Senior Women and Breast Cancer Risks
Breast cancer in senior women has been increasing as the U.S. population ages. There are a number of risk factors that increase for women 55 and older; many are uncontrollable and some are specific to aging.
- Hormones – Post-menopausal women are at a higher risk for breast cancer. There are distinctive results suggesting that hormones play a large part in increasing the risk of breast cancer, especially in senior women.
- Family History – Women 75+ may be at higher risk because diagnoses of breast cancer in earlier generations were less common. Medical technology has advanced drastically since women of 75+ had mothers, aunts, and grandmothers that may have had undetected breast cancer.
- BMI – A body mass index in the highest quartile (at 28kg/m² or above) are at a higher risk than those in the lowest quartile (less than 22kg/m²). Body mass index isn’t just weight alone but a mathematical equation that is considered more accurate than simply using just a person’s weight.
- Obesity – Women tend to gain weight after menopause and have more difficulty losing weight as they age. Reduced ability to remain active can also add to unwanted weight gain.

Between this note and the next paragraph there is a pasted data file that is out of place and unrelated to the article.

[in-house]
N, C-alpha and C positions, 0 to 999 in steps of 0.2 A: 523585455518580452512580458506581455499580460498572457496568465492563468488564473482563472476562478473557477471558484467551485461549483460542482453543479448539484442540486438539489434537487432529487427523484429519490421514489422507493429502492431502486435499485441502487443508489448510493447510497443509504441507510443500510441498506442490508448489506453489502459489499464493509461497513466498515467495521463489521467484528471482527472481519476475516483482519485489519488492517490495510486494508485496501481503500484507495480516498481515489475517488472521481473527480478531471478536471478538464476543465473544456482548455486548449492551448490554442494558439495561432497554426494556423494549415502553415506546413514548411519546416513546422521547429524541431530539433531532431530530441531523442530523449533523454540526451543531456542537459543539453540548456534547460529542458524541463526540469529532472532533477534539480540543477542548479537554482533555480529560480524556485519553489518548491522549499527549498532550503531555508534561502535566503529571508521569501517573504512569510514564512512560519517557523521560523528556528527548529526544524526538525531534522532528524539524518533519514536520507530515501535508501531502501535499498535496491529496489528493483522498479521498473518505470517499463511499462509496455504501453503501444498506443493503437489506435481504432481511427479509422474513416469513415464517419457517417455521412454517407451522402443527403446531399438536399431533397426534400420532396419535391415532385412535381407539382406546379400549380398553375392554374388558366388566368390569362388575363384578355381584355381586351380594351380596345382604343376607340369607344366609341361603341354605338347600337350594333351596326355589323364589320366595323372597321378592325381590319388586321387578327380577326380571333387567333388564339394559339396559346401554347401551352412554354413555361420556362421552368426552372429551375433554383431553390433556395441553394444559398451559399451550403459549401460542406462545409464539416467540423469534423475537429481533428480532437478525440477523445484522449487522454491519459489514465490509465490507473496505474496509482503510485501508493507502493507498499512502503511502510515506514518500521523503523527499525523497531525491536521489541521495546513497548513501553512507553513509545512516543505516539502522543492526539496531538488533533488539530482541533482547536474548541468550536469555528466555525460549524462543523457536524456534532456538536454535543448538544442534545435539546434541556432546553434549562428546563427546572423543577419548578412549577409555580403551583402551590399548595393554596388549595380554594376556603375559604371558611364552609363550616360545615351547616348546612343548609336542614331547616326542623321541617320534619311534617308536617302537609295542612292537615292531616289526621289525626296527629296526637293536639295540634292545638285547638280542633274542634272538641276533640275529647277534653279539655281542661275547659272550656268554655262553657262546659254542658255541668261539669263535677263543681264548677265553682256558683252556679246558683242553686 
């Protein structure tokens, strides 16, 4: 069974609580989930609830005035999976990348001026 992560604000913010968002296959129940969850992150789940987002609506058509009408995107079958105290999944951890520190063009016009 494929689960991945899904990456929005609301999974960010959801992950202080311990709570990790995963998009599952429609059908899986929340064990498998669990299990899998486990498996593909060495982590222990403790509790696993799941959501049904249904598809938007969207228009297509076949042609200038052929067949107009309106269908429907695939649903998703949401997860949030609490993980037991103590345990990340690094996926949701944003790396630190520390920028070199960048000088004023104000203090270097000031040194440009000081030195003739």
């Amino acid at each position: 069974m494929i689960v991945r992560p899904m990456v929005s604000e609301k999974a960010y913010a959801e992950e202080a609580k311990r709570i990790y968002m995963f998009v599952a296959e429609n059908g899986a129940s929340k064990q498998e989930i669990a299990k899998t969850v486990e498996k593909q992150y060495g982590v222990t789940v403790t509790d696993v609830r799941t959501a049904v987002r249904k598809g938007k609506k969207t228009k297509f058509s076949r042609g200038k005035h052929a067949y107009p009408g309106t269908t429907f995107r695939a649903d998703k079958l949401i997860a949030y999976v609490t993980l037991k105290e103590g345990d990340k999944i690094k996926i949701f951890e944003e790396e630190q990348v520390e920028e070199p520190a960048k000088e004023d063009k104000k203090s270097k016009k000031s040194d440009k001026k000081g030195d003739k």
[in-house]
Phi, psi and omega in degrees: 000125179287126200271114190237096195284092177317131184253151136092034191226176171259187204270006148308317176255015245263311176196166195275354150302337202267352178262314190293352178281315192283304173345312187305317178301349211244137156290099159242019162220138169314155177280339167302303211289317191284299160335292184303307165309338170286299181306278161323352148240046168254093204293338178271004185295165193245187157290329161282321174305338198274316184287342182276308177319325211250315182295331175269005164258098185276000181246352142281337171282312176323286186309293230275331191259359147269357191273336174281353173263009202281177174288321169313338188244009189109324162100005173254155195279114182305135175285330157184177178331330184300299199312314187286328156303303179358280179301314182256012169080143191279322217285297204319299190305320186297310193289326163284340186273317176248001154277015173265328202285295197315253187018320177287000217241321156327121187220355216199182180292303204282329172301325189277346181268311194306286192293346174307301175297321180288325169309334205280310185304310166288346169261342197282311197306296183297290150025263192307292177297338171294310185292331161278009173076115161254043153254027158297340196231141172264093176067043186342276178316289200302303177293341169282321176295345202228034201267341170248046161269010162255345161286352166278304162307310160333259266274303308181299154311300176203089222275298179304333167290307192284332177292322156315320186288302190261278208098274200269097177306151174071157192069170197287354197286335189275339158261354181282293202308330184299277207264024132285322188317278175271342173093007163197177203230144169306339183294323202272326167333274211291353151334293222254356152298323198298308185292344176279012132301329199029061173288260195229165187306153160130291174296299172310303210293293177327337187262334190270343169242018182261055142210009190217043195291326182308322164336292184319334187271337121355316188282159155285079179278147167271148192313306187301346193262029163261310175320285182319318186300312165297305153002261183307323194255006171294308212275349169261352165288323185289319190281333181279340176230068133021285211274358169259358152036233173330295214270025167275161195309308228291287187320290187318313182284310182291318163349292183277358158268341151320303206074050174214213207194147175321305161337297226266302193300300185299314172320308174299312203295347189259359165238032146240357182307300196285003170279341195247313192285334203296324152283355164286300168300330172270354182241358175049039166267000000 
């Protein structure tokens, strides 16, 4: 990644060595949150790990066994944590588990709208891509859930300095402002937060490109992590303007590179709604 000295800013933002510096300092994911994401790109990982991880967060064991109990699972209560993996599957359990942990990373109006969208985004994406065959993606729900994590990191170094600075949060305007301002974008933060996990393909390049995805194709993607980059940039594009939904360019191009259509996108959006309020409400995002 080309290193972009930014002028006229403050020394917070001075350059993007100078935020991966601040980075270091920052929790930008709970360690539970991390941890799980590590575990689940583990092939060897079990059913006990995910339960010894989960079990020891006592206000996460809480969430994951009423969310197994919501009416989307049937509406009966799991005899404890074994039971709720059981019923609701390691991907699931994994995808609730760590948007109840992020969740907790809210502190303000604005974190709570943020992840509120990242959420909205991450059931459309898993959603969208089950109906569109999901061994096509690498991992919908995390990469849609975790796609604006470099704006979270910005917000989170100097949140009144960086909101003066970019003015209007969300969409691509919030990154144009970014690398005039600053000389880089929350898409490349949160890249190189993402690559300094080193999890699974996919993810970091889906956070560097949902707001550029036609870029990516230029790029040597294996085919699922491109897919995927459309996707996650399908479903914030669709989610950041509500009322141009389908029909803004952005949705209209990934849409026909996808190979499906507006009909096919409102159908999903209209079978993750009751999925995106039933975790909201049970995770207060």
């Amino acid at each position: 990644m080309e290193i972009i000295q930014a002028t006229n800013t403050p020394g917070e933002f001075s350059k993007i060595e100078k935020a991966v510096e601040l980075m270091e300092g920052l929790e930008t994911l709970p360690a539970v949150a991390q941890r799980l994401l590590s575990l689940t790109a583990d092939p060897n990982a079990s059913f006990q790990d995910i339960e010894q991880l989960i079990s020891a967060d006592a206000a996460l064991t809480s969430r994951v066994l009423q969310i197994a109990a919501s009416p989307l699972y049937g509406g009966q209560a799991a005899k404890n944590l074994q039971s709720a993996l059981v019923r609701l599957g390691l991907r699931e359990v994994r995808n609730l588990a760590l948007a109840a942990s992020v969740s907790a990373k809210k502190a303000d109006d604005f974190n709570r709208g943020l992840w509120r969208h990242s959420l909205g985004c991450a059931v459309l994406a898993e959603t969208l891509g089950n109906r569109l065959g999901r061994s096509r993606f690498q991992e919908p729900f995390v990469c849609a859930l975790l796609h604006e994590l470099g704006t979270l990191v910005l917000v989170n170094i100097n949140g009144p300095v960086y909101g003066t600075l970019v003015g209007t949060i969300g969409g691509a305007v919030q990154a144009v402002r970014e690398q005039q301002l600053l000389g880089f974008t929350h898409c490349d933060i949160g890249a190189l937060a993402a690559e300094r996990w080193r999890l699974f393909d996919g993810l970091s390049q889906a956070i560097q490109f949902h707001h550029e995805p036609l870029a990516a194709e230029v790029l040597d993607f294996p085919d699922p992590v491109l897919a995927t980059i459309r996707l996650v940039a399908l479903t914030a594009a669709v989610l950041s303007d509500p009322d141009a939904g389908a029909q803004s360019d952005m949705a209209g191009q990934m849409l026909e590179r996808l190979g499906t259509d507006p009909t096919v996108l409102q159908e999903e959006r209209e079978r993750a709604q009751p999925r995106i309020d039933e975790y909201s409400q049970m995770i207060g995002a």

- Age – The occurrence of breast cancer peaks in women ages 75-79. The referenced studies listed suggest that biological differences in senior women are quite possibly a factor in increasing risk.
- Number of Live Births – Those who had 5 or more live births had a lower risk of breast cancer in senior women than those who birthed 1 or 2 children. While researchers are uncertain why, they have determined that having more children has somehow reduced the risk of breast cancer.
Senior Women and Breast Cancer Recovery
Early detection and treatment are extremely important in fighting breast cancer. Perform self-exams regularly.
Survival Tips for Senior Women with Breast Cancer
- Seek Proper Treatment – Many older women are slow to seek aggressive treatment when diagnosed. Some physicians are also less likely to treat breast cancer as aggressively in senior women due to health concerns.
- Recurrence – Senior women with breast cancer are 29% more likely to have a recurrence than their younger counterparts; often opting not to treat the cancer again because of age.
No matter how old you are, it is important to realize that the majority of women survive breast cancer. Take a stand if someone you love or you are a senior woman with breast cancer!
American Journal of Epidemiology, Volume 160, Issue 9, Pp. 868-875 – Risk Factors for Breast Cancer in Elderly Women – Carol Sweeney, Cindy K. Blair, Kristin E. Anderson, DeAnn Lazovich, Aaron R. Folsom
Journal of American Medical Association – February 15, 2012 Issue
Susan G. Komen – Reference: van de Water W, Markopoulos C, van de Velde CJH et al. Association between age at diagnosis and disease-specific mortality among postmenopausal women with hormone receptor-positive breast cancer. JAMA. 2012;307:590-597 – See more